Discomfort affects performance of grassroots event horses, study finds

  • EVENTERS that show the least signs of musculoskeletal discomfort are most likely to be highly placed, a study has found.

    Sue Dyson, former head of clinical orthopaedics at the Animal Health Trust, applied the previously validated ridden horse pain ethogram (RHpE) to 1,010 starters in British Eventing (BE) 90, 100 and novice classes in 2021. She had already found an association between ethogram score and performance in five-star eventing, and grand prix dressage.

    The ethogram comprises 24 behaviours such as repeated tail-swishing, laid-back ears and an open mouth, the presence of eight or more of which may indicate that the horse has musculoskeletal pain. Of the 1,010 starts, Dr Dyson found the most frequent, median, RHpE score was four — five at BE90, four at BE100 and 3.5 at novice — and that horses placed first to third had a lower median score, of two, than others who completed.

    The proportion of horses with a RHpE score of or above eight was lowest (2%) in those placed first to third, followed by horses with lower finish placings (9.9%), and highest in those eliminated, retired or withdrawn (11.3%).

    Dr Dyson told H&H her research at five-star level had shown horses with scores of seven or more were about twice as likely to be retired or eliminated across country, and she wanted to compare this to lower levels.

    “I feel very strongly that the equestrian world is facing a bit of a crisis in respect of social licence,” she said. “We need to be proactive, and to be seen to be proactive, and I thought if we could show that a large proportion of horses have relatively low RHpE scores, that’s in favour of allowing horses to continue in competition.”

    Dr Dyson also wants to help make people aware that some competition horses could perform better, as well as being more comfortable, if people realise their discomfort exists.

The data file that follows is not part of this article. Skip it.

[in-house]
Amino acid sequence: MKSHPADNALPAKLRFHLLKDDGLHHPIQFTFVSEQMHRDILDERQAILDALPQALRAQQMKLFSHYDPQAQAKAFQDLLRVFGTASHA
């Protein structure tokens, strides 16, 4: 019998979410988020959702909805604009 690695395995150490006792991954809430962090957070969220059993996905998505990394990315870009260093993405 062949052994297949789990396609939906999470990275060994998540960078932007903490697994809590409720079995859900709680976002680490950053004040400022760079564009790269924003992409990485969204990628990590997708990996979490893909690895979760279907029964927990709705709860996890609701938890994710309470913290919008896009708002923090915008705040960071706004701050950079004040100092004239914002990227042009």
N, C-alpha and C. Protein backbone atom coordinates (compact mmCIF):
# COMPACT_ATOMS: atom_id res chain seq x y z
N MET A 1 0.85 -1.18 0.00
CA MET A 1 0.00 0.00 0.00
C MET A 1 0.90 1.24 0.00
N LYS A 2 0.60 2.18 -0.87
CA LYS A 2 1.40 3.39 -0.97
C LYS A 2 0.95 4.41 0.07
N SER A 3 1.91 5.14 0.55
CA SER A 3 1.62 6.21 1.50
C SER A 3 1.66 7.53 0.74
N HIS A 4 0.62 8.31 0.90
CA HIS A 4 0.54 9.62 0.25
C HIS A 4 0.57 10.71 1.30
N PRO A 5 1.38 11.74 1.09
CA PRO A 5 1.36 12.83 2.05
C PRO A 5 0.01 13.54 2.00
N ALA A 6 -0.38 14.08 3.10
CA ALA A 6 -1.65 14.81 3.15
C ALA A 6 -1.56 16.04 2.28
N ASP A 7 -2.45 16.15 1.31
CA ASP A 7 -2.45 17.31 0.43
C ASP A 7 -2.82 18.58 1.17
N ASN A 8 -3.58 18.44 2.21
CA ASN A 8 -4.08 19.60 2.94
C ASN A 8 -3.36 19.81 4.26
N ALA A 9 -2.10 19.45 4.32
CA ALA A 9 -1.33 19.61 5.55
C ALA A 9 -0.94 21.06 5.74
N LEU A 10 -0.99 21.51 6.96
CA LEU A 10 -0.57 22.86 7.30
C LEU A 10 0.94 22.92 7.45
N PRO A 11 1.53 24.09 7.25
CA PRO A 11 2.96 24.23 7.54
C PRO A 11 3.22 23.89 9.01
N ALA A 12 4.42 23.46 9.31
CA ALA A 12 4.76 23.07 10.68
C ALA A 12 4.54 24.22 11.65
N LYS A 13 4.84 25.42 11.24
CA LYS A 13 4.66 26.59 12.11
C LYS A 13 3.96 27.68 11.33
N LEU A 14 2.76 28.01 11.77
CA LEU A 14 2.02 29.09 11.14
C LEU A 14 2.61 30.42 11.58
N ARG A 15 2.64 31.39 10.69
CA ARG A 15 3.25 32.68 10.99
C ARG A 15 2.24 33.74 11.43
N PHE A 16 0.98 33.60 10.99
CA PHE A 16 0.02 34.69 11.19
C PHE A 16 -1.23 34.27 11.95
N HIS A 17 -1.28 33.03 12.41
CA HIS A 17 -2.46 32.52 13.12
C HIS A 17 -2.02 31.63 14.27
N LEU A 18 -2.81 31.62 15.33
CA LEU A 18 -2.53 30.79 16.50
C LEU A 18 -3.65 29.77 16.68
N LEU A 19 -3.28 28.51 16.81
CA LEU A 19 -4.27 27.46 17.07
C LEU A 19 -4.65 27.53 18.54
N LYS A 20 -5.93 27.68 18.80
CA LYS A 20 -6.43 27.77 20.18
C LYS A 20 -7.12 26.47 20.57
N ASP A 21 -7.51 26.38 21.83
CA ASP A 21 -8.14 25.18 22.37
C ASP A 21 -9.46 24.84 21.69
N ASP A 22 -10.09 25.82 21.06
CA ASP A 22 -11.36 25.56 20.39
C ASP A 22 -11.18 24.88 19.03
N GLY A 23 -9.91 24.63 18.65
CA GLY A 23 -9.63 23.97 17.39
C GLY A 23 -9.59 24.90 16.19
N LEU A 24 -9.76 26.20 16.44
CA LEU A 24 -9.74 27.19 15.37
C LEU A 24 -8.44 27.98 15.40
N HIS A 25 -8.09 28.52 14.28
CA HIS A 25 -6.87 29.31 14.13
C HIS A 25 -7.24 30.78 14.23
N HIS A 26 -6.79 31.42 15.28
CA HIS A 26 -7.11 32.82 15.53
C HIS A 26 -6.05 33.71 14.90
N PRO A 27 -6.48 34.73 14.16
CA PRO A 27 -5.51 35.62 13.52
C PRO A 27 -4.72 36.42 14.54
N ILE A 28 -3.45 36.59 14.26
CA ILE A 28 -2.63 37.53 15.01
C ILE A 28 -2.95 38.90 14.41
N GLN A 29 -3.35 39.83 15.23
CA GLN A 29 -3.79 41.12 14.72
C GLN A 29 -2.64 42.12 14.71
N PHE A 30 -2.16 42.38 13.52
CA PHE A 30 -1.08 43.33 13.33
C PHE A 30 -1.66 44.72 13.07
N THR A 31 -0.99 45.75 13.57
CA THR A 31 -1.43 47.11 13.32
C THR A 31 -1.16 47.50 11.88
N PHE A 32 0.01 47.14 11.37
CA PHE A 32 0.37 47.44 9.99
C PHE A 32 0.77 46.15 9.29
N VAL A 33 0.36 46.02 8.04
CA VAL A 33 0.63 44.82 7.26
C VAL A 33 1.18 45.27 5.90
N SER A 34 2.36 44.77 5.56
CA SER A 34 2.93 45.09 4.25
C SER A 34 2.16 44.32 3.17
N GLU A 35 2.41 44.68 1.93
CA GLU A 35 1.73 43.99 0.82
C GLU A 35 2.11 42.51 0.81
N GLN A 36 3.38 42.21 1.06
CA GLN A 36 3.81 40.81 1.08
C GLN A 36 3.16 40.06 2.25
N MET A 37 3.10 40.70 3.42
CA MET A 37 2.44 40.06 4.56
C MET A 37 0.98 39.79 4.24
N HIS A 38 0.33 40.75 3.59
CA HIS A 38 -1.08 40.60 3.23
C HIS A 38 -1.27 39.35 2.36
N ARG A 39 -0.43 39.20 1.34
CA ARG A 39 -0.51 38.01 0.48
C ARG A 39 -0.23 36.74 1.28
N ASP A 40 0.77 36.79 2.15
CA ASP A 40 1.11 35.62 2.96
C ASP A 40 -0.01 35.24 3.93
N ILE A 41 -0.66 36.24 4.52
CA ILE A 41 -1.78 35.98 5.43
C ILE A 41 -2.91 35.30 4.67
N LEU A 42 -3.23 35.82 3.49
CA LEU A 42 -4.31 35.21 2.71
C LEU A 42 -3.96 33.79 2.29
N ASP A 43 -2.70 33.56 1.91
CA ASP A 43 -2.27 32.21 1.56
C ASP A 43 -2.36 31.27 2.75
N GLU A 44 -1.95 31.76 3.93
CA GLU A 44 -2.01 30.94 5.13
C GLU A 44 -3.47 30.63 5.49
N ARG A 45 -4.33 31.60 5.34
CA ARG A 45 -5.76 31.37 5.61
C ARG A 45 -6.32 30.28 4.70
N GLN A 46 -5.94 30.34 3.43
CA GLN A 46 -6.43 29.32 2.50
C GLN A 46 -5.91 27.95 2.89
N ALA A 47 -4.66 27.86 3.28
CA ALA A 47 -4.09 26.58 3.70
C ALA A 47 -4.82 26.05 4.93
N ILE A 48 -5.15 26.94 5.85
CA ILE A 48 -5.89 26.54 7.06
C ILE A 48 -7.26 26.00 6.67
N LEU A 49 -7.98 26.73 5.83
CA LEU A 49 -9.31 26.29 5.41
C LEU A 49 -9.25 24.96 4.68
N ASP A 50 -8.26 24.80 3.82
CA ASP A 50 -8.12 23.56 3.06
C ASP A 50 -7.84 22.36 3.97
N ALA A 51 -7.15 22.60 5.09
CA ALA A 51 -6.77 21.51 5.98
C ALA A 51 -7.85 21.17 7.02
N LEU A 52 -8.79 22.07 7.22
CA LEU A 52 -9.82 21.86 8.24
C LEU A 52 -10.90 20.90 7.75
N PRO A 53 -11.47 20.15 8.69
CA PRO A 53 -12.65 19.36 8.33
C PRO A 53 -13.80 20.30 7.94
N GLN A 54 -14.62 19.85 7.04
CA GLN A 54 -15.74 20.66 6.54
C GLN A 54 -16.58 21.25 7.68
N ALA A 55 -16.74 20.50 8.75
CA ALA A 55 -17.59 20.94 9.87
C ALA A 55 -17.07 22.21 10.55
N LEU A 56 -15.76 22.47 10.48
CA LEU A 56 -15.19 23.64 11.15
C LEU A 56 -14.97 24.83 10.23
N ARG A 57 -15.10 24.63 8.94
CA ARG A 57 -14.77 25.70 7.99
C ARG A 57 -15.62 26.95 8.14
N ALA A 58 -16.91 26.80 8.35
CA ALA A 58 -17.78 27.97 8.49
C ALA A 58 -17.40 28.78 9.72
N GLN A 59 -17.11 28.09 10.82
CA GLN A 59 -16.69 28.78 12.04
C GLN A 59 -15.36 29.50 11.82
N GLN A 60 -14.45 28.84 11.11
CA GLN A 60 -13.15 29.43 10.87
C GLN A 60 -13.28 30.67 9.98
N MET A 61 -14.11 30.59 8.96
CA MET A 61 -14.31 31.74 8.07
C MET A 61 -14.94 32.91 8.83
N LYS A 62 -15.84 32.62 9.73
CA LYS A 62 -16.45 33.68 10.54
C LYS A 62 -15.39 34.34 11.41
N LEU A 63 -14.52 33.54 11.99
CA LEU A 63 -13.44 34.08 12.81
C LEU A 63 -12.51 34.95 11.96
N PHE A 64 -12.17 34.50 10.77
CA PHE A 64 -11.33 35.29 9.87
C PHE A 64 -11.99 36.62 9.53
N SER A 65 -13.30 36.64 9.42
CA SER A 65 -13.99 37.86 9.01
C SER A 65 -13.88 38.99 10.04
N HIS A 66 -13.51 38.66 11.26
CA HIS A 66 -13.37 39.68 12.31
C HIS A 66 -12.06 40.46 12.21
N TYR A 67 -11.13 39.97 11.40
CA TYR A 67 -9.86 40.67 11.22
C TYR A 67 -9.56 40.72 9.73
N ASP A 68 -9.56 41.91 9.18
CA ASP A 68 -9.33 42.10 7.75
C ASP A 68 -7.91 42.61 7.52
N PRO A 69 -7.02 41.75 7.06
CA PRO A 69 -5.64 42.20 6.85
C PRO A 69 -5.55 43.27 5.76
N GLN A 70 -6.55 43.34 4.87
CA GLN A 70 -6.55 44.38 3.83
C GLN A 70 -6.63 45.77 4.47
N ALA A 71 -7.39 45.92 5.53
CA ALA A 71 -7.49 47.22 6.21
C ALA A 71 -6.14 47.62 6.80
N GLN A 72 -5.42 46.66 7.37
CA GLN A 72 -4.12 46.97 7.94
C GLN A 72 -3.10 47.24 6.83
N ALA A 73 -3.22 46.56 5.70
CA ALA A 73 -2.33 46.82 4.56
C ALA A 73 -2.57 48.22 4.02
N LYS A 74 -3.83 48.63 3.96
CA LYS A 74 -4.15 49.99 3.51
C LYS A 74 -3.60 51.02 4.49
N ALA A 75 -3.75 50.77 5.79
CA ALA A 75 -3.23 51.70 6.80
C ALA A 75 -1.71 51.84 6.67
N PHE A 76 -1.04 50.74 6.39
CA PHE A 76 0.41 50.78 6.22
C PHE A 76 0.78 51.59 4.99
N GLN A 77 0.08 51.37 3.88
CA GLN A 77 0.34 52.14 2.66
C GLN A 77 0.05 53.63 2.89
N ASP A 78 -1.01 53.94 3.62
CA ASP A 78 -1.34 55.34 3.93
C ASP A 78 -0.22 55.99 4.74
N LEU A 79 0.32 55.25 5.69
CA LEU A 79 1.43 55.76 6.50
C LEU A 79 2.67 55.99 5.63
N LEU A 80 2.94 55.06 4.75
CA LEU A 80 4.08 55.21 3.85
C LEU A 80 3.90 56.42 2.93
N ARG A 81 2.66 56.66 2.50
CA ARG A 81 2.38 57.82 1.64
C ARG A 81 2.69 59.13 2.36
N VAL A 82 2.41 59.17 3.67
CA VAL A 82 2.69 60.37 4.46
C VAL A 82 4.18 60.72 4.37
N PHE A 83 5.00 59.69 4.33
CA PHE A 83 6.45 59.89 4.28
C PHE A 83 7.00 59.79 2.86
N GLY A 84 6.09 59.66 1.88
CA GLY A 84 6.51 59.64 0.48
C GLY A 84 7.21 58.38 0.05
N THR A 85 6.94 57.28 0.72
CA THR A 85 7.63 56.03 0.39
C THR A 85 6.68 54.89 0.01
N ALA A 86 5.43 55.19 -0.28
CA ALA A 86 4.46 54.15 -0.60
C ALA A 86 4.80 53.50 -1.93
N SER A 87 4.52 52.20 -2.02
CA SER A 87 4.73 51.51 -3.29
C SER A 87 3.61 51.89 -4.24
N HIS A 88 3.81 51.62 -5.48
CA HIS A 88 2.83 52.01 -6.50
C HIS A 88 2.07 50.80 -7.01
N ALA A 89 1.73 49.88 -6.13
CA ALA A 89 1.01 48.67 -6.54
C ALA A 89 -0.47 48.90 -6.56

“I saw many people being told to kick more or use longer spurs or a different bit, when their horses had discomfort,” she said, adding that amateur riders often blame themselves for performance problems that may be pain-related. “

    “If horses were investigated and appropriately treated, they could potentially perform better. We showed very clearly in this that the horses who performed best consistently had lower RHpE scores than lower-placed horses or those who failed to finish, and that speaks for itself.”

    Dr Dyson added that there was no correlation between higher RHpE scores and showjumping performance. Horses in discomfort are often more likely first to show compromised jumping performance when going downhill, for example, or into water. She said before the study, she did not know if there would be a correlation between RHpE and cross-country scores.

    “For many horses at these lower levels, the cross-country is relatively simple,” she said. “But these results highlight that even at these levels, discomfort affects performance.”

    World Horse Welfare CEO Roly Owers told H&H horse sport’s social licence applies to all internations with horses, at all levels and in all disciplines.

    “Any tool that can help us gauge the comfort of our horses and assess whether they can fulfil their jobs – regardless of what this is – is to be welcomed,” he said.

    “The RHpE, through providing a scientific score, is one such tool, which if used correctly cannot help but support equestrianism’s social licence. It is no surprise that there is an association between a credible pain score and performance, so making sure our horses are comfortable when ridden is not only good for horses, but good for the rider too.”

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